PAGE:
Two full-scale fire experiments were conducted to determine the mode of penetration of a tire fire into the passenger compartment of a motorcoach. A special burner was designed to imitate the frictional heating of hub and wheel metal caused by failed axle bearings, locked brakes, or dragged blown tires. For the first experiment, heating to obtain tire ignition was initiated on the exterior of the passenger side tag axle wheel and for the second, on the exterior of the passenger side drive axle wheel. Measurements of interior and exterior temperatures, interior heat flux, and heat release rate were performed. Standard and infrared videos and still photographs were recorded. Both experiments showed that the tire fires ignited the plastic fender and glass-reinforced plastic (GRP) exterior side panel (below the windows) upon which the fires spread quickly and penetrated the passenger compartment by breaking the windows. Measurements showed that other potential fire penetration routes (flooring and lavatory) lagged far behind the windows in heating and degradation.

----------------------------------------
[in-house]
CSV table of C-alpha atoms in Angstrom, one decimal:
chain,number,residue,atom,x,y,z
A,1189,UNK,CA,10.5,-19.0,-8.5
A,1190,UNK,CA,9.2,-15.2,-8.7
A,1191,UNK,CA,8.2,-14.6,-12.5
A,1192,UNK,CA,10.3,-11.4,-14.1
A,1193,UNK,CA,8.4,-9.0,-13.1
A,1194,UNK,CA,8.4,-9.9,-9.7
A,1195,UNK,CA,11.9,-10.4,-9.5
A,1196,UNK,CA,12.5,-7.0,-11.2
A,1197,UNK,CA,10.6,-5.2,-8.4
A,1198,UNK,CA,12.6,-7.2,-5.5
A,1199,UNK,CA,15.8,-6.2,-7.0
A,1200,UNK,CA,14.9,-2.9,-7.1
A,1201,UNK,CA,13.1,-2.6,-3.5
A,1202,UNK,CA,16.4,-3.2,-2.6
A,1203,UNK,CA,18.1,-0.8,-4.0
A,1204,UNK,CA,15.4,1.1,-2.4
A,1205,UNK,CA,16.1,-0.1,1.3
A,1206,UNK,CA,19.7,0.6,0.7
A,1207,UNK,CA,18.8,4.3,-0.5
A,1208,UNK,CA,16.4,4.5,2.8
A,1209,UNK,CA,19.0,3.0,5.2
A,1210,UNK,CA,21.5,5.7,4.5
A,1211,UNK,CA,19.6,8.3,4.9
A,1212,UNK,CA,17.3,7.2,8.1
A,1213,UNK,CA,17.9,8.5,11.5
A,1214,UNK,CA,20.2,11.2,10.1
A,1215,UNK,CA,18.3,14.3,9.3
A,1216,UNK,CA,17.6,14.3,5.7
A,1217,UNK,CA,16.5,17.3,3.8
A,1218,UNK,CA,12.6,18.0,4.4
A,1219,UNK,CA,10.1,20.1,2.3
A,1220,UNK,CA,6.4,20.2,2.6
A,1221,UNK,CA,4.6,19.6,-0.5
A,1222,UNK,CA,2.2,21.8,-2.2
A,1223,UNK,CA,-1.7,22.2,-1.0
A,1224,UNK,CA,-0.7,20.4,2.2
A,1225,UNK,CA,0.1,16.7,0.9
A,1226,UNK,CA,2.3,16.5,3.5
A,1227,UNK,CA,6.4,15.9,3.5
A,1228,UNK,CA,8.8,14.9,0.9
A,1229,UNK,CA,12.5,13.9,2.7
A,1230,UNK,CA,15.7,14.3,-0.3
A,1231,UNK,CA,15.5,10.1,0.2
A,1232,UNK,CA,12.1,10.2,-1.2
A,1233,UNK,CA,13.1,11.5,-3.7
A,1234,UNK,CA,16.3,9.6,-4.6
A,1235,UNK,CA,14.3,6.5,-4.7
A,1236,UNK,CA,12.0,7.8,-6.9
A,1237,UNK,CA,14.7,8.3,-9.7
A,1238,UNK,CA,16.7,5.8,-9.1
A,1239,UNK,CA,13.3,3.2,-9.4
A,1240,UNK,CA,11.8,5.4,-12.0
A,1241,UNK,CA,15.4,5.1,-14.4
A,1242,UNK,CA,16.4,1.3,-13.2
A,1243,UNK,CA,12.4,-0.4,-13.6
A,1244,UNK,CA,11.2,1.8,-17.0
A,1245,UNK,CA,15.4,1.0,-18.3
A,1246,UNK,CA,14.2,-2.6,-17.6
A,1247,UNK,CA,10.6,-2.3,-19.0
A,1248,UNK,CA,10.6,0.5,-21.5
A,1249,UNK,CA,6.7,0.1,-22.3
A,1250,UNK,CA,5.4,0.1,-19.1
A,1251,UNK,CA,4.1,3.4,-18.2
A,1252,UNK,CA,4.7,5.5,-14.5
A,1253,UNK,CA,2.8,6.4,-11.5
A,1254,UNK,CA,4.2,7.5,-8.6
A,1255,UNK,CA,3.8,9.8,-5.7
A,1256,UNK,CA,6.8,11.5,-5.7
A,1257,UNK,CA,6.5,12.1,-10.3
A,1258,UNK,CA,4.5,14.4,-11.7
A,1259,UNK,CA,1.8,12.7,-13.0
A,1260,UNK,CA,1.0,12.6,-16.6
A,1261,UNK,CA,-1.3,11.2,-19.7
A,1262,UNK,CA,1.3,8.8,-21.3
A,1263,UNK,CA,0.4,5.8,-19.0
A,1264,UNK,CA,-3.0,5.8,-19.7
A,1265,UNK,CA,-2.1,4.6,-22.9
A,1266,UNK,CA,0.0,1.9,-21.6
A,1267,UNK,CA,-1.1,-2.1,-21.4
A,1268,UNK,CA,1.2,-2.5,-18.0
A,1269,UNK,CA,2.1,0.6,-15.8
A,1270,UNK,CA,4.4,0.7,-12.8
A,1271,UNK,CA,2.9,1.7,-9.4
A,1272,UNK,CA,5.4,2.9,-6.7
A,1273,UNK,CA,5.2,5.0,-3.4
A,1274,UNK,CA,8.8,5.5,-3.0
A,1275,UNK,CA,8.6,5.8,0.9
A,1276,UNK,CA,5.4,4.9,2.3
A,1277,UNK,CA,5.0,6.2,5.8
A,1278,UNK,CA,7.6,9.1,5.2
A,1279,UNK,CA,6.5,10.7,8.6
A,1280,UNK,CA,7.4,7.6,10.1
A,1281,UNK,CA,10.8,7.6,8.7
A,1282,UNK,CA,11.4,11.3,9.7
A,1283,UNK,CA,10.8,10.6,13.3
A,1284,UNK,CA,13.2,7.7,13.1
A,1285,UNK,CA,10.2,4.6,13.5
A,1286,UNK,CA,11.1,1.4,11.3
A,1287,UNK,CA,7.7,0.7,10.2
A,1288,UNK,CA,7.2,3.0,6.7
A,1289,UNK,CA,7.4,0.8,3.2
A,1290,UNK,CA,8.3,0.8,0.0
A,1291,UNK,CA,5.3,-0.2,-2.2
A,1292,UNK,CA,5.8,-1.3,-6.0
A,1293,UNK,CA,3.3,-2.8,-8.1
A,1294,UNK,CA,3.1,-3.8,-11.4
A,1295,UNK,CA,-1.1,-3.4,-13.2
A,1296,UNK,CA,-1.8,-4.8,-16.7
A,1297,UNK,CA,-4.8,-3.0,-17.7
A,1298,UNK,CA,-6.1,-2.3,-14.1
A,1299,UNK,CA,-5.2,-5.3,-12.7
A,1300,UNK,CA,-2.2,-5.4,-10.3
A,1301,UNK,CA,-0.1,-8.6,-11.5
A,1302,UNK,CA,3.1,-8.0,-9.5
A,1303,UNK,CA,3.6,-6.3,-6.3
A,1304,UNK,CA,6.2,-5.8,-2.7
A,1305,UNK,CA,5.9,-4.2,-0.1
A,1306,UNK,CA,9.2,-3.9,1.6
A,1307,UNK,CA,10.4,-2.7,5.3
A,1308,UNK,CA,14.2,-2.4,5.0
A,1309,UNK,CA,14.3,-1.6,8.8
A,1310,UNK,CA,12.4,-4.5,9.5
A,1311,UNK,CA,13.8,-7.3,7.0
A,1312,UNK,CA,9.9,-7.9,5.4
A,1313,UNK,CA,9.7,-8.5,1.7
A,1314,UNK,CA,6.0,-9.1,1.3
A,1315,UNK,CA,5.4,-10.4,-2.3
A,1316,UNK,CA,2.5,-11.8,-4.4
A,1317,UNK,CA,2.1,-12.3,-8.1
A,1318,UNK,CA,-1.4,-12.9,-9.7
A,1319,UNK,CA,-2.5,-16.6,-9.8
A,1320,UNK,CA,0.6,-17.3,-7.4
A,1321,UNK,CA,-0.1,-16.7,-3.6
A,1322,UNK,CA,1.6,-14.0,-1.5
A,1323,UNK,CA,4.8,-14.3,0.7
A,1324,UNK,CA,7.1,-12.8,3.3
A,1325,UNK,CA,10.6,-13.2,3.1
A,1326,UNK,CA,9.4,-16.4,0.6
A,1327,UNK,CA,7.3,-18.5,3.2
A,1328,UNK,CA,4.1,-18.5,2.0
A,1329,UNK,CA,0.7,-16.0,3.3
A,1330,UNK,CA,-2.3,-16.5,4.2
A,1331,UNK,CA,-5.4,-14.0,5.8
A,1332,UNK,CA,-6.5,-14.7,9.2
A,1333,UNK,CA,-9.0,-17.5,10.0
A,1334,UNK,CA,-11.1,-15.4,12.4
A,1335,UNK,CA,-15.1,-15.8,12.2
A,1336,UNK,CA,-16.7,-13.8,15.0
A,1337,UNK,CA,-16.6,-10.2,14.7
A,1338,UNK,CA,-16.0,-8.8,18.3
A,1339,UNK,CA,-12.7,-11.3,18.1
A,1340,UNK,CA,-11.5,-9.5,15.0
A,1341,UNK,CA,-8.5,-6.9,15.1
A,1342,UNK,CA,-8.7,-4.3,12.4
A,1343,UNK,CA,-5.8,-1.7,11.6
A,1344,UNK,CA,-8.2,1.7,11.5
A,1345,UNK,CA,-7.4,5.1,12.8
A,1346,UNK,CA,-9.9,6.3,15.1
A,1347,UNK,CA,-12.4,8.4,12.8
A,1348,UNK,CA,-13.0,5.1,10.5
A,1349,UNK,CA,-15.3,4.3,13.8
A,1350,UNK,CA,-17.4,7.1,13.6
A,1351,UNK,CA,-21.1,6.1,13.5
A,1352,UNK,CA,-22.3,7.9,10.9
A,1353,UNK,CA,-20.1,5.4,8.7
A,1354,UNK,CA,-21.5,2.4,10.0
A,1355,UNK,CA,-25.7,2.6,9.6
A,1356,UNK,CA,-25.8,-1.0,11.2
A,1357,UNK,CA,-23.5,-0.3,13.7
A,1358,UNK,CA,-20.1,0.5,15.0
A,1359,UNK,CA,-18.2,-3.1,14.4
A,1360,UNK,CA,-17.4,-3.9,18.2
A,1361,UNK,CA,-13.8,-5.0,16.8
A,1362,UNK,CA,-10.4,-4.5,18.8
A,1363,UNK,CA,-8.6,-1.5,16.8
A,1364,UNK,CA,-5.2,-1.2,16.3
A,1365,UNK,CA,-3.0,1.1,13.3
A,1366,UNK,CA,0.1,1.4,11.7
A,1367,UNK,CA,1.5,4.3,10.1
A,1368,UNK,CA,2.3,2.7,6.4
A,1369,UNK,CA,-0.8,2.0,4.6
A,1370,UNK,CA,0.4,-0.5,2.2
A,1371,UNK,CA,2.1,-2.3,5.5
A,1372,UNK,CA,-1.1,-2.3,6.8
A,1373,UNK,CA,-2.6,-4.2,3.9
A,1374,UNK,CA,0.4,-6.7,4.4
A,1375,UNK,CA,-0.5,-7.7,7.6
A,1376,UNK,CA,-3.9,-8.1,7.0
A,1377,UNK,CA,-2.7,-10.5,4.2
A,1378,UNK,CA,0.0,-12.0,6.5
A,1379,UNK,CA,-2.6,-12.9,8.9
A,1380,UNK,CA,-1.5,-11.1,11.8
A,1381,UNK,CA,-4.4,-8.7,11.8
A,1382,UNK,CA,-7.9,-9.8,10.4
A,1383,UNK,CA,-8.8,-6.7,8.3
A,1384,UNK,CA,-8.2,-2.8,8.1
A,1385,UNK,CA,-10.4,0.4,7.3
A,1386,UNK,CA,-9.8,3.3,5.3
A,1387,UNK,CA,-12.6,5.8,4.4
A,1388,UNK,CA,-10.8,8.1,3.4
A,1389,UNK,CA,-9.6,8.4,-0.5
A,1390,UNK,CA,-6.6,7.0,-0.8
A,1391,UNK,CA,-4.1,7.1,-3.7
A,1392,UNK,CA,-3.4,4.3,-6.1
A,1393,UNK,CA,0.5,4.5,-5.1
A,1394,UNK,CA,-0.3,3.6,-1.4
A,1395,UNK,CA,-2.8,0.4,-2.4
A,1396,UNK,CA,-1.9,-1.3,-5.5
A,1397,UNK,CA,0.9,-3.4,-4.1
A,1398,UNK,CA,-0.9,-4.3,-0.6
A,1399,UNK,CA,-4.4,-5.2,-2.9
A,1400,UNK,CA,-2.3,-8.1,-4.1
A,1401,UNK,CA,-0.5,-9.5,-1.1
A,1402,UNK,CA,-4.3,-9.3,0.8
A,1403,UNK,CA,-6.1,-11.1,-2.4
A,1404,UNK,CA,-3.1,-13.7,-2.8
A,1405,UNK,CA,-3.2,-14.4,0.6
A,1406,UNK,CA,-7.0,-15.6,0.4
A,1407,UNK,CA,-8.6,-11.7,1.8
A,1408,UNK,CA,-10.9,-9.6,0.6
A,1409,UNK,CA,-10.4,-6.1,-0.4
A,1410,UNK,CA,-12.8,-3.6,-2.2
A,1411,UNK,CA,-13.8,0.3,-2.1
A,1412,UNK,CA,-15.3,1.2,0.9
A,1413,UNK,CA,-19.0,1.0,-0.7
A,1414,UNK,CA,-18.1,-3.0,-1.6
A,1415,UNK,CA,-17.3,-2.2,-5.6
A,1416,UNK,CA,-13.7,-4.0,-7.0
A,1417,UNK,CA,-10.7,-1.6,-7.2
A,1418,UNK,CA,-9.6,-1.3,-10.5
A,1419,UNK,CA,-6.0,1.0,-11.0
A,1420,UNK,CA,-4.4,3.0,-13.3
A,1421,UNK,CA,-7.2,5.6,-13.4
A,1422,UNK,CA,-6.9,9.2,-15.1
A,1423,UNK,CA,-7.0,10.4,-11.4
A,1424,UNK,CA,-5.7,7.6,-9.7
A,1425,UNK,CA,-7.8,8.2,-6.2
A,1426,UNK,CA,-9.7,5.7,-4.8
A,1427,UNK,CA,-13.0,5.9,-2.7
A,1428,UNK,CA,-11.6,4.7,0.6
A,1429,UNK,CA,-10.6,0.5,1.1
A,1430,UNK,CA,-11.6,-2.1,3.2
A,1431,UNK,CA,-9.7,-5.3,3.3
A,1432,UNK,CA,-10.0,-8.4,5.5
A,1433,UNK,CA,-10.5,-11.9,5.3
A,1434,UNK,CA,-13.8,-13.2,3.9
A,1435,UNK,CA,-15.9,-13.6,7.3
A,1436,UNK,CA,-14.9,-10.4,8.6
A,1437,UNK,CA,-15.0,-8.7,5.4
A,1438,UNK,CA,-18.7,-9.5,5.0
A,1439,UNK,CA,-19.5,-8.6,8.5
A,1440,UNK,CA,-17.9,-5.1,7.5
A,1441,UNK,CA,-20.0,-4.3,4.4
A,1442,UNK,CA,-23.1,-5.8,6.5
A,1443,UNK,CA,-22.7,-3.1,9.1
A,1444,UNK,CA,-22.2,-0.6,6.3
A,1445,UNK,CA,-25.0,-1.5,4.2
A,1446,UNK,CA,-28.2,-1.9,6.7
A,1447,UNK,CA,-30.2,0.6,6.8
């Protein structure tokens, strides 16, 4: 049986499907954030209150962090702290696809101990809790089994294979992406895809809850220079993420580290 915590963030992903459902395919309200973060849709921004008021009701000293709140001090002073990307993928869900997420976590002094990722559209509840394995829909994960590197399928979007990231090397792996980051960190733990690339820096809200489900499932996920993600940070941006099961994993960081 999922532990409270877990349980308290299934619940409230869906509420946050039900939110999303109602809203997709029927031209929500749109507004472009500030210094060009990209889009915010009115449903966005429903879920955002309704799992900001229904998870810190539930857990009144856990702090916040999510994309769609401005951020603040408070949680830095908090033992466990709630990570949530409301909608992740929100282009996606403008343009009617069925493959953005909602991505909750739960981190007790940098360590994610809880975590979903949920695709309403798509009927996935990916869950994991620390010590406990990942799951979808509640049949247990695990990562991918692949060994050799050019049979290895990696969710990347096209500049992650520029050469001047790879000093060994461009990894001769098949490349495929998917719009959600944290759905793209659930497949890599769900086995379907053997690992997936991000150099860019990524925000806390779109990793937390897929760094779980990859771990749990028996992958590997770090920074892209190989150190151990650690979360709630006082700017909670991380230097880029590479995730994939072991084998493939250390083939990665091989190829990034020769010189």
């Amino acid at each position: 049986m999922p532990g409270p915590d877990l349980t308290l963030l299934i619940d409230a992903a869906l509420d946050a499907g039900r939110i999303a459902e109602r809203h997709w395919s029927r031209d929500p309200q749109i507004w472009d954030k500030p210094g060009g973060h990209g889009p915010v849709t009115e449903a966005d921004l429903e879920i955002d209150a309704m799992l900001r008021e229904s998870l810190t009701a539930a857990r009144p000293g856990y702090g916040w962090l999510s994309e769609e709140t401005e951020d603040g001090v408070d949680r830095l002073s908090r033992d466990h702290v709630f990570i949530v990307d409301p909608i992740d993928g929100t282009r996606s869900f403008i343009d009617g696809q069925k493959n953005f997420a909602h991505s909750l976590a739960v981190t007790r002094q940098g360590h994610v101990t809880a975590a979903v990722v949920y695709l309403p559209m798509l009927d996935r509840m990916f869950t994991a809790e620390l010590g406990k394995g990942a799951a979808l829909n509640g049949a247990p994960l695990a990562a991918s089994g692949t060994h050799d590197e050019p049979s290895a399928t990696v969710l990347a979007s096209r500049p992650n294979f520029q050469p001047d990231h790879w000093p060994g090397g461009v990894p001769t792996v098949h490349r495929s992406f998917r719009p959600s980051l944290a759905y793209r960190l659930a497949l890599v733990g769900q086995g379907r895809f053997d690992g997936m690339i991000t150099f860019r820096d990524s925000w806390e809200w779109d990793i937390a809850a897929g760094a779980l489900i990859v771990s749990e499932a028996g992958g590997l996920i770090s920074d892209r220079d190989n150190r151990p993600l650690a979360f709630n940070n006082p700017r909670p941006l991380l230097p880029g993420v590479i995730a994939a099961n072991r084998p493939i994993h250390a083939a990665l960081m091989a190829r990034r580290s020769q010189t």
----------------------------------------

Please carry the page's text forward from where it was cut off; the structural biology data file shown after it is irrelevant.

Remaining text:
Citation: Fire and Materials
Pub Type: Journals
Transportation fires, fire growth, flame spread, vehicle fires, bus fires, tire fires, fire penetration